Introducing the 2014 BHSI Fellows: AYZH’s Zubaida Bai

2014 BHSI Fellow Zubaida Bai realized firsthand the importance of maternal health when she contracted an infection giving birth to her own son in a well-equipped hospital in India.  Recognizing that her experience was not uncommon—especially for impoverished women—she and her husband started AYZH, an organization that provides easy-to-use, sterile birth kits to hospitals in developing nations.  In a recent conversation, Bai discussed the importance of maternal health, the health kits AYZH plans to debut in the coming year and how one kit can impact the quality of life of an entire family.


2014 BHSI Fellow Zubaida Bai.
What was the inspiration for starting AYZH?
I think the inspiration for starting AYZH was basically that my husband and I had seen a lot of women struggle and not have independence.  So we really wanted to do something where we joined hands and worked toward women’s livelihood, and see how that grew.
That was basically the inspiration: our own mothers and other women in our lives.  We really wanted to do something for them.
The roots of AYZH, then, are in your experiences growing up in India, as well as the experiences of many of the women you saw around you.  Did the inspiration for the way AYZH addresses these problems—kits for births and other health needs—come from your education as an engineer?
I specialize in product development and design, so it definitely comes from there.  But it also comes from a personal experience.  I wanted to develop products and work with women.  I ended up meeting a woman in India, who had used a sickle for delivering a baby—a grass-cutting sickle.  I think that was the aha moment.  I could relate to an infection I had [after the birth of my son] in one of the best hospitals in India, and I thought, if I got all the care and still got an infection, would there be a possibility of a woman getting an infection with this [and remaining healthy].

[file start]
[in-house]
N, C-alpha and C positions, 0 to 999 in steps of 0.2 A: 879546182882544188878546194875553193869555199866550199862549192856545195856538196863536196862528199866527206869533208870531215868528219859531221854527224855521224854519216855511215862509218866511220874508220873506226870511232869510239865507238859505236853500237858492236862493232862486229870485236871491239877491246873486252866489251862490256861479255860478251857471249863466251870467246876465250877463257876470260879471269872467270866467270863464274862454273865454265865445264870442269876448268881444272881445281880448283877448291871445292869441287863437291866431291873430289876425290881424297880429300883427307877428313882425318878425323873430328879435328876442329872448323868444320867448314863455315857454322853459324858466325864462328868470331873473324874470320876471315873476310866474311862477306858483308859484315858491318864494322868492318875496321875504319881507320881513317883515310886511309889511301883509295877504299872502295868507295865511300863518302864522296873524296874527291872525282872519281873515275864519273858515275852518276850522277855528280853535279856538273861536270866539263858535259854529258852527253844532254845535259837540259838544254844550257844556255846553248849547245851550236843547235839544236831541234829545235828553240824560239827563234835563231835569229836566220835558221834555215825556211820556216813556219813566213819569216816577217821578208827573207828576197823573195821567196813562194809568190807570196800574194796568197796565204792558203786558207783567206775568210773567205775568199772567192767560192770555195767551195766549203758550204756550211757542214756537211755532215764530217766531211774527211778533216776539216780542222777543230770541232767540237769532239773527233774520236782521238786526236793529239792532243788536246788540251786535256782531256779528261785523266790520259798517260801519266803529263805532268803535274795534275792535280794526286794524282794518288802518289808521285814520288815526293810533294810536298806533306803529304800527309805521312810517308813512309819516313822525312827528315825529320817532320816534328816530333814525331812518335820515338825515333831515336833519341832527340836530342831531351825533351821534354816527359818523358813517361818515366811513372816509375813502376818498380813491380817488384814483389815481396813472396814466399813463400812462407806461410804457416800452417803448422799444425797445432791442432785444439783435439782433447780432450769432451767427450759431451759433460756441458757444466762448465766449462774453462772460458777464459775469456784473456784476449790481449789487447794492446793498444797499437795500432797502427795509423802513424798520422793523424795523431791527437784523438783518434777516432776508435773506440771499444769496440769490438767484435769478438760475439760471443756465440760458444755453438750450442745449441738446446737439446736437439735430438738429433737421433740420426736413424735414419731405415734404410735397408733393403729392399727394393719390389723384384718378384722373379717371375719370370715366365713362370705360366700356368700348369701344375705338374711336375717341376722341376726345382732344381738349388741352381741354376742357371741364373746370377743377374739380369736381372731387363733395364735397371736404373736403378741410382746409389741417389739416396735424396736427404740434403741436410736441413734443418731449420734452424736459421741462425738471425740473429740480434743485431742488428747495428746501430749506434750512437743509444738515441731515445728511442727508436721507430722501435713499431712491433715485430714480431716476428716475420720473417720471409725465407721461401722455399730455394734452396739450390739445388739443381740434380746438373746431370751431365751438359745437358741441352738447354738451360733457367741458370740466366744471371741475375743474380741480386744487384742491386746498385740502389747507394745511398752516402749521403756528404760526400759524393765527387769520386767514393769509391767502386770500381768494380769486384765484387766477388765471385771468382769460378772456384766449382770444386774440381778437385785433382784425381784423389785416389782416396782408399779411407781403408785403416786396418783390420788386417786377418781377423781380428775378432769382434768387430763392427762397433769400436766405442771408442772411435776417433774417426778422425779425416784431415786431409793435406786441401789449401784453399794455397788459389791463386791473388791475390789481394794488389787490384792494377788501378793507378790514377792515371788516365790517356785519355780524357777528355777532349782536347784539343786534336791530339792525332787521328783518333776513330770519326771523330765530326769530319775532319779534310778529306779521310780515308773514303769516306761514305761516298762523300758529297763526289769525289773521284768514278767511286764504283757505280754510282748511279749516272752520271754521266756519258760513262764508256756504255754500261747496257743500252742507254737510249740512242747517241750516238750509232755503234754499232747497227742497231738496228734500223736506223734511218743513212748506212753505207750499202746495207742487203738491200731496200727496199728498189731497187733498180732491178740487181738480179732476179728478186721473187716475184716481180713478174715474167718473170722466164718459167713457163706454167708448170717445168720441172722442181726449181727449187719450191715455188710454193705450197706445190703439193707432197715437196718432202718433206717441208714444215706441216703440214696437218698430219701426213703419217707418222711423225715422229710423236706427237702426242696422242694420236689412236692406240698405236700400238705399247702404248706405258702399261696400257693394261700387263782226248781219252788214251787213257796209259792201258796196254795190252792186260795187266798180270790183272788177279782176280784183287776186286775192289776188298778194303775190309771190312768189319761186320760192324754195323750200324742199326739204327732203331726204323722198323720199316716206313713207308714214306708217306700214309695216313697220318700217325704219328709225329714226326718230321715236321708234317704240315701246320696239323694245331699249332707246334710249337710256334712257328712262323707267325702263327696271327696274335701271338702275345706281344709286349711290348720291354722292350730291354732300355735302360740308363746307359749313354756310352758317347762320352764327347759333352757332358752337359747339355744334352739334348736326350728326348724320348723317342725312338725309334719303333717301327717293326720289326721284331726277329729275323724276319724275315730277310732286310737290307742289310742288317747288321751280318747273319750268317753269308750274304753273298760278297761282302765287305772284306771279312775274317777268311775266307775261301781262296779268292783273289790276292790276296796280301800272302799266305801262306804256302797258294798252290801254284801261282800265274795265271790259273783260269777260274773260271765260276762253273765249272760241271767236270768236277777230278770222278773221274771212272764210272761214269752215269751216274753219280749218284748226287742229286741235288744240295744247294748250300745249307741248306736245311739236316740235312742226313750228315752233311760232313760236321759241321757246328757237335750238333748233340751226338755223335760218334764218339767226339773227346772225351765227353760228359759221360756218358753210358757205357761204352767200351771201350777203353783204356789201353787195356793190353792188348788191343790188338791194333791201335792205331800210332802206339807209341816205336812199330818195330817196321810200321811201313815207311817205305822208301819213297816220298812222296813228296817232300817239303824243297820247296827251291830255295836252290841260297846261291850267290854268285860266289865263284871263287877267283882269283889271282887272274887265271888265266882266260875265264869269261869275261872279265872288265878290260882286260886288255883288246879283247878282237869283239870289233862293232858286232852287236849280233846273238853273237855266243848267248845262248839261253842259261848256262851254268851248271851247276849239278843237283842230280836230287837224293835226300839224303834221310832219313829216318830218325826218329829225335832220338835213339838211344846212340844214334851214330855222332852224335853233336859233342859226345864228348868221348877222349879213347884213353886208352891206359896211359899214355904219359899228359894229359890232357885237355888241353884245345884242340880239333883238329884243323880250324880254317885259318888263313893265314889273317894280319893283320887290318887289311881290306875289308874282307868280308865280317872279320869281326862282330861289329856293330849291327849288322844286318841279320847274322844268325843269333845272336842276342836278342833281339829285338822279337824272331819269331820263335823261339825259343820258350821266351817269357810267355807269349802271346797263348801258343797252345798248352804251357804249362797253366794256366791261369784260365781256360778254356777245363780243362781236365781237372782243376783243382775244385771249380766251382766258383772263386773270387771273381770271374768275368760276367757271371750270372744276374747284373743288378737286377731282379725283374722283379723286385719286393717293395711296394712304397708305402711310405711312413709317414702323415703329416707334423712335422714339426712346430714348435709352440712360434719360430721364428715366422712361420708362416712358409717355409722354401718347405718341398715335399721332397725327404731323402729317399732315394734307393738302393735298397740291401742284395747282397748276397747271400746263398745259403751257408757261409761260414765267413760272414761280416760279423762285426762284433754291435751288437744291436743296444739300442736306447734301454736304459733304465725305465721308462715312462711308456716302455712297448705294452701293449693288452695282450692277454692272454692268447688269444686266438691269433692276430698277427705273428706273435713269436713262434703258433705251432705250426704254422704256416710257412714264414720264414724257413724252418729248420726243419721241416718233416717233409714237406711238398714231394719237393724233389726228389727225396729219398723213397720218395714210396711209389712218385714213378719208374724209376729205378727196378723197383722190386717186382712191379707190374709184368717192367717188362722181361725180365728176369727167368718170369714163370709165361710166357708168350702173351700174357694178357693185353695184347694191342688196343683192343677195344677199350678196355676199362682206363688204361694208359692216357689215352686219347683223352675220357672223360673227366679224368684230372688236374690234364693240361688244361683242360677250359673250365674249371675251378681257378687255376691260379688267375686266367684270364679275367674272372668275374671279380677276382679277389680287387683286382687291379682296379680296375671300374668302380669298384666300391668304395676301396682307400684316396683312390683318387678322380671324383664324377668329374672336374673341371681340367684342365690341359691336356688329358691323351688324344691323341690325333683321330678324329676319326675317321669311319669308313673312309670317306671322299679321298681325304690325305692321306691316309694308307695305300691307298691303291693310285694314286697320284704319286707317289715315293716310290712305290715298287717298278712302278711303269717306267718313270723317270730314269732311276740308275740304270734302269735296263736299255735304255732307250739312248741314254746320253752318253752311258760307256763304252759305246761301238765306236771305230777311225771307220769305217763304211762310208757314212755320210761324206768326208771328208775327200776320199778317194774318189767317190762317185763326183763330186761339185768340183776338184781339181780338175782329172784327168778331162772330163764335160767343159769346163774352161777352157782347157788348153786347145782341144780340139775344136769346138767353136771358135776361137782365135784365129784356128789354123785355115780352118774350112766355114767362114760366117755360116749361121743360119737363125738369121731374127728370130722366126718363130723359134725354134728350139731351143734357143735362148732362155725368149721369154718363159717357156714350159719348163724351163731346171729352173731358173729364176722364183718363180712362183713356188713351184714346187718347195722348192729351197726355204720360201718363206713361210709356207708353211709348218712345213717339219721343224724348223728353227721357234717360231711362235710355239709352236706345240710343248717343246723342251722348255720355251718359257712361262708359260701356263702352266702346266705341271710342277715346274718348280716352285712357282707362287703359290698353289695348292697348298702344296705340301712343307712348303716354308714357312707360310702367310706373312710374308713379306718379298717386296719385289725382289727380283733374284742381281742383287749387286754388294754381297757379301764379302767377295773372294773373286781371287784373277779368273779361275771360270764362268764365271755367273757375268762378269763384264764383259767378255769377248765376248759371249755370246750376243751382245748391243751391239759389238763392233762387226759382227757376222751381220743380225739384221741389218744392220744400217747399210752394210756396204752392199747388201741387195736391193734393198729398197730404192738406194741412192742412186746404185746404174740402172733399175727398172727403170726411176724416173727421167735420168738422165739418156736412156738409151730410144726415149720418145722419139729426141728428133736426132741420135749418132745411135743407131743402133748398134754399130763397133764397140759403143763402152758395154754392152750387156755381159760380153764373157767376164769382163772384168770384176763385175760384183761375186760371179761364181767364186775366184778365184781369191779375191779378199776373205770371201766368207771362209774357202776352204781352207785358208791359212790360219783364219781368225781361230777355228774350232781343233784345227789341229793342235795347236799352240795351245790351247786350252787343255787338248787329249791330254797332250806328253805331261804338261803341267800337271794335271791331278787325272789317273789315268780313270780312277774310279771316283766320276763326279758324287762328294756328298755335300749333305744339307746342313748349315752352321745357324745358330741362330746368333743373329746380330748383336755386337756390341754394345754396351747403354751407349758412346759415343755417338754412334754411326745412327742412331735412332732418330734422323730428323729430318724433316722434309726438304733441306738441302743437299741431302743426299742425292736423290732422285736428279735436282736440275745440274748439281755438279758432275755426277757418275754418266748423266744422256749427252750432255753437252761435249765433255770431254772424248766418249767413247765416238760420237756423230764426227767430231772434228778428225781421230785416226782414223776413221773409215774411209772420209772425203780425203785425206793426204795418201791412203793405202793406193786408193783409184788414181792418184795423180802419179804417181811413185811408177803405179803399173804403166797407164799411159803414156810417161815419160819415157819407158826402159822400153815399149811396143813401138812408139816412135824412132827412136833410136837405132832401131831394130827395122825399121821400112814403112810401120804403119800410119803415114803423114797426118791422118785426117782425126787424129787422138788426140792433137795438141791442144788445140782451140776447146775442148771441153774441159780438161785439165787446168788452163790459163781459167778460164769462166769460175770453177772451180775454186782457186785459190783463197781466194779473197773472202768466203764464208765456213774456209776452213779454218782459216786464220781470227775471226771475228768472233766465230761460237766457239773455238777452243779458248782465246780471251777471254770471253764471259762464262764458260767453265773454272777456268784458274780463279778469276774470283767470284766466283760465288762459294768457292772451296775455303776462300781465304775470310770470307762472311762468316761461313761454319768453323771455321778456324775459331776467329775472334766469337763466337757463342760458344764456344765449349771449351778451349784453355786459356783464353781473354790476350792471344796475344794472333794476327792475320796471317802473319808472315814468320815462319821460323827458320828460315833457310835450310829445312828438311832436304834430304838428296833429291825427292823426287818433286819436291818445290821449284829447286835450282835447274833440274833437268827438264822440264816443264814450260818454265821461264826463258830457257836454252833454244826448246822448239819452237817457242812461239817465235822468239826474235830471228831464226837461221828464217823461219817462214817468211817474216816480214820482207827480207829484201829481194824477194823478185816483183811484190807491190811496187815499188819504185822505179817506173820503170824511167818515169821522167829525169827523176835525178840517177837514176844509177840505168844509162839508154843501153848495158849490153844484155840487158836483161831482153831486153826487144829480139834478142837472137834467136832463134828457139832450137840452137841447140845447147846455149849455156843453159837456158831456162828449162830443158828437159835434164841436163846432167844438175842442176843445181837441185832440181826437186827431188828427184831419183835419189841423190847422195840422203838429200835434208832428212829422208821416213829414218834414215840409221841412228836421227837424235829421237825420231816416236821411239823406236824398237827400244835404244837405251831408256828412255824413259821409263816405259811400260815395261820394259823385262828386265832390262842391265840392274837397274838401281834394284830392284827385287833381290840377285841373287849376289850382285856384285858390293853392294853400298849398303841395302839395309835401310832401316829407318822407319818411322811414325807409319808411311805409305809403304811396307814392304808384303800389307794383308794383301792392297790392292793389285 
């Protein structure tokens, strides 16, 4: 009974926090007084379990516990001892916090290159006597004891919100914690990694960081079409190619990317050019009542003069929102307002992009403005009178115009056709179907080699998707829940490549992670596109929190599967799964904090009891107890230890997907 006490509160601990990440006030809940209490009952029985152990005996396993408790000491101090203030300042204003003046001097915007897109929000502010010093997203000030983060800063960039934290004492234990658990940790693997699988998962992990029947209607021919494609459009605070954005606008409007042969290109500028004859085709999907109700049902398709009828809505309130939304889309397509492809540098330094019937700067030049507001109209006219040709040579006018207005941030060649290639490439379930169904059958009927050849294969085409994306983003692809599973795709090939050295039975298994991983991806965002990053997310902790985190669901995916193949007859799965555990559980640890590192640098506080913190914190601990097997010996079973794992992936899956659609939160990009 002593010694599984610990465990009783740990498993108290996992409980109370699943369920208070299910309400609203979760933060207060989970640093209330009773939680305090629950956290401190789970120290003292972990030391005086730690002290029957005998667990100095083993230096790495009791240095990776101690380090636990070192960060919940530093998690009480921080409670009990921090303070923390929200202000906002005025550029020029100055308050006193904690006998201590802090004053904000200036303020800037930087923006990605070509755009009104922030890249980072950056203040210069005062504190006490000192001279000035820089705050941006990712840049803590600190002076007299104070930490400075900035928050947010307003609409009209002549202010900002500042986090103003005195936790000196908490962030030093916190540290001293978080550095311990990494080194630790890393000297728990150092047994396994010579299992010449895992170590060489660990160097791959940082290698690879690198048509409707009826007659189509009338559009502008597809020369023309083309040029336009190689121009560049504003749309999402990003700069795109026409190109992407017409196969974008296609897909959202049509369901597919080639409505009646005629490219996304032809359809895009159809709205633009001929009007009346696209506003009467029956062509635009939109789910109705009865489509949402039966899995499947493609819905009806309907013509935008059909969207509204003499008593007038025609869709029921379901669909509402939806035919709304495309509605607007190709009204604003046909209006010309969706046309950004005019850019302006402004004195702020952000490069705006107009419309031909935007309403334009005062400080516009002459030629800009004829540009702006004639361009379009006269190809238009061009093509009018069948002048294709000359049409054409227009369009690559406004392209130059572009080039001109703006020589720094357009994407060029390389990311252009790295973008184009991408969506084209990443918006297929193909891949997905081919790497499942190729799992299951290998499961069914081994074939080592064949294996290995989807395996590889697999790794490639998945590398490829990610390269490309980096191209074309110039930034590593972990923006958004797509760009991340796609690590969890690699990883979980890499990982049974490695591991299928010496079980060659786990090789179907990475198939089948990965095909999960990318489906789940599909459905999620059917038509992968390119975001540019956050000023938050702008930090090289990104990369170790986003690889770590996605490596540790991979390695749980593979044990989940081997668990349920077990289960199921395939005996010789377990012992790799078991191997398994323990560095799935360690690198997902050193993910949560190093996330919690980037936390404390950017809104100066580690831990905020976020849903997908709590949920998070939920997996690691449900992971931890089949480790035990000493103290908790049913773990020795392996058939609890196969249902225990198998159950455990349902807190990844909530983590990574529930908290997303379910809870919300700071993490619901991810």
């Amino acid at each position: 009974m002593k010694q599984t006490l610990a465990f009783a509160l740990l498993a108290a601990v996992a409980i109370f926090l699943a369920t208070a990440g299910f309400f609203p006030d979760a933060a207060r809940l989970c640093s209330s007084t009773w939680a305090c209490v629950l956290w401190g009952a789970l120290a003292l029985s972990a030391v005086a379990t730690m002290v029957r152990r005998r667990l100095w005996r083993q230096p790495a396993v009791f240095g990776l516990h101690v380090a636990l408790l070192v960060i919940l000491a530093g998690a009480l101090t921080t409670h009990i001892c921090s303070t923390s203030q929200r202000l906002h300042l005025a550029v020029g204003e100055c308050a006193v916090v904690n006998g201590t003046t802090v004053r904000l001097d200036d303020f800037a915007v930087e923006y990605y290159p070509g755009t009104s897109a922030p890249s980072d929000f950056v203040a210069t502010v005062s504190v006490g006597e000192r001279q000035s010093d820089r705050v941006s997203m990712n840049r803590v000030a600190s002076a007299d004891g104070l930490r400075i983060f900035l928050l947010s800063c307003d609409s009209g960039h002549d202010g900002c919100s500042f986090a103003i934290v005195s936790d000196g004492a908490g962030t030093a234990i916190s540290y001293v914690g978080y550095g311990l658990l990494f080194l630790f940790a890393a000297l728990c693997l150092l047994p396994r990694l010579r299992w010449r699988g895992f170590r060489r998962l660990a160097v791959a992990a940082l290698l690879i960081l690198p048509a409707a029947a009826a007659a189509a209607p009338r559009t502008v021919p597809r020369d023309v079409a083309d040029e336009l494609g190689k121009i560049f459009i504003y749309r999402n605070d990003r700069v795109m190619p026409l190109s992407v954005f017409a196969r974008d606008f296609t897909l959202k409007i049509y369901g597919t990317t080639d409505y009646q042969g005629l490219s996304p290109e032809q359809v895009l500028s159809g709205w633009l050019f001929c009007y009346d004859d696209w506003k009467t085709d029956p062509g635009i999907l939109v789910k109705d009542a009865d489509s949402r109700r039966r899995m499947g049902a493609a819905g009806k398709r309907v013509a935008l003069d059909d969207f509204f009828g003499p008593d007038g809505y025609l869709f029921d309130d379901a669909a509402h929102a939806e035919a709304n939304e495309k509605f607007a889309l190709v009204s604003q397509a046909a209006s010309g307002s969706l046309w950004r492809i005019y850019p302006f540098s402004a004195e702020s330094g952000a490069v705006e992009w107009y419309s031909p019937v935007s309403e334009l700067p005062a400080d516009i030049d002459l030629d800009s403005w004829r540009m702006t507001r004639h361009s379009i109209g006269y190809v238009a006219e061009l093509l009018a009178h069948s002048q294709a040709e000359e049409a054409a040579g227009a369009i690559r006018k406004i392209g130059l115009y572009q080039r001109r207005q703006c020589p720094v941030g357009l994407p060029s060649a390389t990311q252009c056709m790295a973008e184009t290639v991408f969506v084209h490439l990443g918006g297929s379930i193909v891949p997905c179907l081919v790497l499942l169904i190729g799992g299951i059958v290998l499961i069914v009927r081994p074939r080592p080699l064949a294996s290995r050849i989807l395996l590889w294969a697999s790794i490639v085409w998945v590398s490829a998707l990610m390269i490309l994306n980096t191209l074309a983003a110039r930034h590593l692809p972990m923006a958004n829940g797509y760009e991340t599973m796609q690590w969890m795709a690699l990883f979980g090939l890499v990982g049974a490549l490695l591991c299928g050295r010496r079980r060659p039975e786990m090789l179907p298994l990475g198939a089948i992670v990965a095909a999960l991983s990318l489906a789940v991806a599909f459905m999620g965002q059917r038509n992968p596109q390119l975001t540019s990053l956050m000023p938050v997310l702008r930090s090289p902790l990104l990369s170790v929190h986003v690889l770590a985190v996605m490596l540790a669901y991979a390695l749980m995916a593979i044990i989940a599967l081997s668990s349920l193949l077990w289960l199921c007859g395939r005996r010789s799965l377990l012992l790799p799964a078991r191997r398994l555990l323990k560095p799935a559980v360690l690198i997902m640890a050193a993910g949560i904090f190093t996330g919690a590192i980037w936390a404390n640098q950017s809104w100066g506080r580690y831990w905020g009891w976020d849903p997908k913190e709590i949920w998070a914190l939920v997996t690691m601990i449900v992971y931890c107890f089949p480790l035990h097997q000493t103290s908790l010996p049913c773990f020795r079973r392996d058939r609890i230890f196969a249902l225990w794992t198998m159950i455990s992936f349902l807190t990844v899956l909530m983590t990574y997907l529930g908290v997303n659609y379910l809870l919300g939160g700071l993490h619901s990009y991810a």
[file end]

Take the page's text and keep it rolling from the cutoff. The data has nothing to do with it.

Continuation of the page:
That ended up with this whole new discovery of maternal health.  I wanted to work in the women’s health space, but fell into the maternal health space by accident.
You have a clean birth, JANMA, that provides simple tools that “ensure sanitation and sterility at the time of childbirth.”  What other kits are you planning on introducing?
We are launching our newborn kit the last quarter of this year.  We are working toward a concept of a post-partum hemorrhage kit, which is a condition [in which] a woman can bleed to death if it’s not identified early.
What types of responses have you gotten from the women and organizations who have used these kits?
I think that everybody definitely thinks that our kits have played a crucial component in them being able to follow [safe procedures].  Our kits follow the six screens that the WHO recommends.  So they have been able to follow the six screens because we provide everything in the packet at the right place at the right time.  We also provide education around that.  It makes sense for them to like the product because it’s all there.
The way we measure impact is we say, every kit sold is two lives improved.  So if we’ve sold about 60,000 kits, then are impact is directly 120,000.  But we say, it’s not only the mother and the baby, it’s the entire family.  So if we want to do an indirect impact, we multiply that number by 4, assuming there’s a husband and another child.
What do you hope to gain from your experience as a BHSI Fellow?
I would hope to get a lot of mentors to look into the next stage of business. I’m definitely looking for people to help transition…. We’ve done all we can do as a small team, and now it’s time for us to grow.  [We want] to lay a strong foundation…so meeting and learning from people who built things from the ground up.

Q&As are edited for clarity and length.

Erin Robertson is managing editor at Chicago Ideas.

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